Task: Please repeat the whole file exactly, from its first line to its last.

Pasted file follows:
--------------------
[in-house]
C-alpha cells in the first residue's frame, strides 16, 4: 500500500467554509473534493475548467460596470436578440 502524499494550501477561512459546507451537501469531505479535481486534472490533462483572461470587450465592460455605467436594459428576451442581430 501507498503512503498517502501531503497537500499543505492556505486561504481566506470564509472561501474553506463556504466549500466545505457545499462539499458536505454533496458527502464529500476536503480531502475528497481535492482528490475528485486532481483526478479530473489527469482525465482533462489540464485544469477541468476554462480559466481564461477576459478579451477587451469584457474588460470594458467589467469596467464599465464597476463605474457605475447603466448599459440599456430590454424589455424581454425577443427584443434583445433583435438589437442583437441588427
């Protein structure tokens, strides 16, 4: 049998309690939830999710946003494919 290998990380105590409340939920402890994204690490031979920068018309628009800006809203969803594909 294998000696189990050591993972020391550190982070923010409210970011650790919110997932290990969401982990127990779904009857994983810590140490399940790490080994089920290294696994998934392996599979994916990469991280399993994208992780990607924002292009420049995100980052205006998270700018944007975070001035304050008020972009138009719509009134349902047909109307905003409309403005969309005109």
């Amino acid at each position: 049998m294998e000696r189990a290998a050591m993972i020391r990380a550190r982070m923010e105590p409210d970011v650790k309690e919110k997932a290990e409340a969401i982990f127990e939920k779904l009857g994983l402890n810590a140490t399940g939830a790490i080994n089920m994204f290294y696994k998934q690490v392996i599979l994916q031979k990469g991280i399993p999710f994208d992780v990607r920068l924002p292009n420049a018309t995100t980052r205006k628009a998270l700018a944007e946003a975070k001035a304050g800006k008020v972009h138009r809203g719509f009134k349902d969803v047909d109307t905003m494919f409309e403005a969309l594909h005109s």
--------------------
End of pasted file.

[in-house]
C-alpha cells in the first residue's frame, strides 16, 4: 500500500467554509473534493475548467460596470436578440 502524499494550501477561512459546507451537501469531505479535481486534472490533462483572461470587450465592460455605467436594459428576451442581430 501507498503512503498517502501531503497537500499543505492556505486561504481566506470564509472561501474553506463556504466549500466545505457545499462539499458536505454533496458527502464529500476536503480531502475528497481535492482528490475528485486532481483526478479530473489527469482525465482533462489540464485544469477541468476554462480559466481564461477576459478579451477587451469584457474588460470594458467589467469596467464599465464597476463605474457605475447603466448599459440599456430590454424589455424581454425577443427584443434583445433583435438589437442583437441588427
């Protein structure tokens, strides 16, 4: 049998309690939830999710946003494919 290998990380105590409340939920402890994204690490031979920068018309628009800006809203969803594909 294998000696189990050591993972020391550190982070923010409210970011650790919110997932290990969401982990127990779904009857994983810590140490399940790490080994089920290294696994998934392996599979994916990469991280399993994208992780990607924002292009420049995100980052205006998270700018944007975070001035304050008020972009138009719509009134349902047909109307905003409309403005969309005109």
């Amino acid at each position: 049998m294998e000696r189990a290998a050591m993972i020391r990380a550190r982070m923010e105590p409210d970011v650790k309690e919110k997932a290990e409340a969401i982990f127990e939920k779904l009857g994983l402890n810590a140490t399940g939830a790490i080994n089920m994204f290294y696994k998934q690490v392996i599979l994916q031979k990469g991280i399993p999710f994208d992780v990607r920068l924002p292009n420049a018309t995100t980052r205006k628009a998270l700018a944007e946003a975070k001035a304050g800006k008020v972009h138009r809203g719509f009134k349902d969803v047909d109307t905003m494919f409309e403005a969309l594909h005109s």